Both women recuperated at Mason House, a place they both can’t praise enough, created just for organ donors and recipients. Light had her husband, Excy, who is her support system.
“There’s no way it could have been done without his support and love and just being there,” Light said.
May was accompanied by her 32-year-old daughter, Jessica Kirkpatrick of Little Rock.
Light was in the hospital three weeks and at Mason House for a month.
May was in the hospital for four days and at Mason House for two weeks.
May and her husband, Bob, who is on the writing faculty at the University of Central Arkansas, have miniature donkeys and horses, cats and dogs.
A foal was born the day of the transplant, and May said they named him Mason.
“People at the Mason House were naming their organs stupid things, I thought — Leroy and Junior. I wanted to honor Cathy’s gift to me; this gift of life, this generous act. I call mine Golden Champ,” Light said.
Light hasn’t quite ridden off into the sunset, yet.
“It’s been hell,” she said. Hers was not a typical transplant because she had to have the diseased remnant removed first.
“My body’s embattled anyway. I had two major surgeries, one on top of each other. I have to tell you, I felt like I almost punched my ticket with this one,” Light said.
“There were days and days and days I had to just force myself to walk down the hall and back, and I was miserable. That’s how little energy I had.”
Light and her husband run a wild-mustang sanctuary on Wye Mountain.
“I can walk across the street to see the horses, but by the time I get back, I’m shaking,” she said.
The transplant threw her into diabetes, and she gives herself injections several times a day.
The anti-rejection medications have made her sick, but she’s being weaned off traditional ones and is trying a new one that is FDA-approved and kinder on the bones. She and her husband make trips to Emory for infusions, but she’s hoping to get them done in Arkansas in the future.
VHL tumors can’t grow on a donor kidney.
“That’s huge,” Light said.
May was healthy before the surgery and bounced back quickly.
“I feel fabulous, absolutely fabulous,” she said. “I still have to be careful. It’s gotten me out of loading hay up into the loft.”
Her pain primarily was from the gas filling her abdomen during the surgery.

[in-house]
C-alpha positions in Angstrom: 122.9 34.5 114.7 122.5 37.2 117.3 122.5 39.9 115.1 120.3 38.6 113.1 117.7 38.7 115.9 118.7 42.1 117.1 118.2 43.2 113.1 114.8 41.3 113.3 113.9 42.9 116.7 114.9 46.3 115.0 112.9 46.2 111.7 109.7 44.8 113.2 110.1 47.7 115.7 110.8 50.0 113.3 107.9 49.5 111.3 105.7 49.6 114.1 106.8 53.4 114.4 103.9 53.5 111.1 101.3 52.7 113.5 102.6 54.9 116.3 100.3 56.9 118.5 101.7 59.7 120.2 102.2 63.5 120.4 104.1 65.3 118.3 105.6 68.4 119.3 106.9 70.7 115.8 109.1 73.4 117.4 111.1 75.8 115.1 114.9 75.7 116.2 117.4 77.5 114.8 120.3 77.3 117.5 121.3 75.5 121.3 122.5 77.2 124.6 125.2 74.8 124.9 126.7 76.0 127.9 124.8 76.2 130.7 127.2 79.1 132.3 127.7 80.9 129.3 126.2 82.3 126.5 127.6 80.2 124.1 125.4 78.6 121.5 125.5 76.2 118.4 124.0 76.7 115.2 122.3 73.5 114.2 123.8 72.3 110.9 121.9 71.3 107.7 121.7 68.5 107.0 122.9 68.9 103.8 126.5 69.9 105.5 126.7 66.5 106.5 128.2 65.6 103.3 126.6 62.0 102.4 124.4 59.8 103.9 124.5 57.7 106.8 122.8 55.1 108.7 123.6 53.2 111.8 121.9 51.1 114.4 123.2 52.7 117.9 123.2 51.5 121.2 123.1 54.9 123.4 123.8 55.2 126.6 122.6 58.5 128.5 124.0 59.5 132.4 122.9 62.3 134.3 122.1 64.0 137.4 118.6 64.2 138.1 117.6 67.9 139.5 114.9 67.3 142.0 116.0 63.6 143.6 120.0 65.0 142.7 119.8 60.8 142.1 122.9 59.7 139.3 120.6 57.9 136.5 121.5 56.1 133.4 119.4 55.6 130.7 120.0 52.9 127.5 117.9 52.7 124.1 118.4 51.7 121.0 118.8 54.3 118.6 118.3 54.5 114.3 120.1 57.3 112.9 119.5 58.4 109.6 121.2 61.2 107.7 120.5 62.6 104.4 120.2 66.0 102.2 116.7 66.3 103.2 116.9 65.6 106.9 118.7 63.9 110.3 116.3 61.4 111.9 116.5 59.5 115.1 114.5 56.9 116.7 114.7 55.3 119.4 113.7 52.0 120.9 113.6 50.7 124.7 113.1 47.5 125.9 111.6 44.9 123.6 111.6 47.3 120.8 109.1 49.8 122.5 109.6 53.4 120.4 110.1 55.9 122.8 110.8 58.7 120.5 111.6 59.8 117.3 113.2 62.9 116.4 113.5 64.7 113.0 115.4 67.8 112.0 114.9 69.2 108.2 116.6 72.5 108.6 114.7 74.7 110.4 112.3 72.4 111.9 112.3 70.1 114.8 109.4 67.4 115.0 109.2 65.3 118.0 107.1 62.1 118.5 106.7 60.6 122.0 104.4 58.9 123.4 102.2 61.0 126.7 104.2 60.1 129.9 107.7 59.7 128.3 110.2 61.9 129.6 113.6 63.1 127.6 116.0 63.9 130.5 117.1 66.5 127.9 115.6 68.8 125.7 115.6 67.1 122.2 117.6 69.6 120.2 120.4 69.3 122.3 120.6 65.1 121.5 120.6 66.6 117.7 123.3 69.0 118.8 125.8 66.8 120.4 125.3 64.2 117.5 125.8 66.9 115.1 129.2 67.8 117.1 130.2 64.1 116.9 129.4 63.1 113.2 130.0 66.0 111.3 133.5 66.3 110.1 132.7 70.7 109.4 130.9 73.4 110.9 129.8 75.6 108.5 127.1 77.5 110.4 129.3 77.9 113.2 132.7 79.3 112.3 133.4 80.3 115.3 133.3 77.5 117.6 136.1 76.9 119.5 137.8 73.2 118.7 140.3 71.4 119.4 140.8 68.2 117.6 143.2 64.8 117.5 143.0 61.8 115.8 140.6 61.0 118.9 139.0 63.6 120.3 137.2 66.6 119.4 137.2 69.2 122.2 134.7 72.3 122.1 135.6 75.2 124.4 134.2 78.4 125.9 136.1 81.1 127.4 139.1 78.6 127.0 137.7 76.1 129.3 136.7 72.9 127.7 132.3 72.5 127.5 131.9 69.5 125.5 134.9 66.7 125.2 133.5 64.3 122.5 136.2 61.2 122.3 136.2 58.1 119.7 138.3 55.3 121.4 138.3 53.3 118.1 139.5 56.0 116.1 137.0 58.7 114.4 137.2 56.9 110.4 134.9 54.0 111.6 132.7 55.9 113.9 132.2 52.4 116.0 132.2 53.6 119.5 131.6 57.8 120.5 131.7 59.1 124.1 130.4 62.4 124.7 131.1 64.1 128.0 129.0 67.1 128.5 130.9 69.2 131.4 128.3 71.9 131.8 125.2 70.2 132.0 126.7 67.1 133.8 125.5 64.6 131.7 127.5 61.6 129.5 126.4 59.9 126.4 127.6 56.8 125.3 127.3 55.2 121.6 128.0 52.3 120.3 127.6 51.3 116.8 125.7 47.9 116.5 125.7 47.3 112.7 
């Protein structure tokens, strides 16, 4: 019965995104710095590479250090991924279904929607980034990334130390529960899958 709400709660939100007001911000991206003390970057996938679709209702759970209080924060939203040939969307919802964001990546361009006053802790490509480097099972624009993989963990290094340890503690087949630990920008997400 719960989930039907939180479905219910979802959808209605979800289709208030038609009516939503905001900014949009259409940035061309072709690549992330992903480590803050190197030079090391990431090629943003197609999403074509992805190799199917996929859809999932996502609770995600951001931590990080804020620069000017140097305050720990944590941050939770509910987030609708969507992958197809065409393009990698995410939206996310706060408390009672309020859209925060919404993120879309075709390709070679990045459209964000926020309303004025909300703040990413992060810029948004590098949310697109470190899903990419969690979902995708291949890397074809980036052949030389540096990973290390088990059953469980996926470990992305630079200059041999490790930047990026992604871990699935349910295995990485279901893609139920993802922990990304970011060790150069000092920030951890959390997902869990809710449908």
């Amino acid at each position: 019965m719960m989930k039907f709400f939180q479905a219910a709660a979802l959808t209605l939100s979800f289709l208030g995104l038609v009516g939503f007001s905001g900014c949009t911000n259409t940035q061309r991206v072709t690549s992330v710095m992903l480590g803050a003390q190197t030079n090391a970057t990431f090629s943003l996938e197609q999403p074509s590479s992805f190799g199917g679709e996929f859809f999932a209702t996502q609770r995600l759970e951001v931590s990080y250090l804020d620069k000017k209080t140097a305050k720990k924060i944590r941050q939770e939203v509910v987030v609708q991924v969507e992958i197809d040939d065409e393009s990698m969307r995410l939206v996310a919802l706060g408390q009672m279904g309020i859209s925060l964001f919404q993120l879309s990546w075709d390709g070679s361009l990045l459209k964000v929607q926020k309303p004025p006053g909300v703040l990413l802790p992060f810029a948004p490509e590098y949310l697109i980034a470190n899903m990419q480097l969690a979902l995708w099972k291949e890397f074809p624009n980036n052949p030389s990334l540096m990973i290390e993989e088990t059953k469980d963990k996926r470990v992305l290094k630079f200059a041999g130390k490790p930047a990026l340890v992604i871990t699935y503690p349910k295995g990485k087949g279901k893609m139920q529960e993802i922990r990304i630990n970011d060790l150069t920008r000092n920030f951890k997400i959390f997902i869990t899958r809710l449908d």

“I don’t talk about it a whole lot, but when I do talk about it, it’s because I want people to get educated and let people know this is an option,” May said of organ donation.
“Your chances are not as good that your kidney is going to function as well if you get a cadaver. A living donor is better for a recipient,” May said. “There are people out there willing to donate to a total stranger.”
Light said she and May both hope people will educate themselves on organ donations.
“I think both of us feel that if anybody reading this article would do their research and understand it more, there would be more [donations],” Light said. “A lot of people are needlessly dying. There are people who do have problems [with a transplant], but that’s not the norm.
“I think I’m about to round the corner,” Light said.
She wrote an essay about living with VHL, which was published in October in the book Chicken Soup for the Soul — The Power of Positive. In it, she said VHL had not defined her life, it had “refined it.”
A spinal surgery in 1997 forced her to retire as public relations officer and editor of publications for Winrock International.
“It’s been 30 years,” she said. “It gets to you — I can’t lie about that,” she said. “On the other hand, I don’t want to live in a dark hole, so I try to focus on the good things, the things in life you can do.
“Even though I still have cysts and tumors on the spine and cerebellum, as long as they stay small and behave themselves, I can have my kind of a normal life. What’s normal anyway?”
May said she’d donate her kidney to Light again without hesitation.
“I’ve always been a happy person, but ever since then, knowing she’s on the mend, I’m filled with a sense of joy, and I’m very humbled that I could do what I did,” May said. “People say, ‘You’re an angel’ or ‘a hero,’ and that embarrasses me, because I don’t look at myself that way, and that’s certainly not why I did what I did. I appreciate that they think that, but it’s my greatest honor. It’s been pretty amazing. The other day I just happened to think about it, and it was like, wow, it’s almost like it was a dream.”
Light said she and May have shared deep conversations about life, and going on this journey has changed their friendship.
“Now, I feel like she’s a sister to me for sure,” Light said. “I laughed, because I said something to her like, ‘Gosh, your kidney is golden,’ and she said, “It’s not my kidney!” We banter back and forth a lot. We get together and just laugh. There’s a bond there that’s unbreakable.”
Senior writer Tammy Keith can be reached at (501) 327-0370 or email@example.com.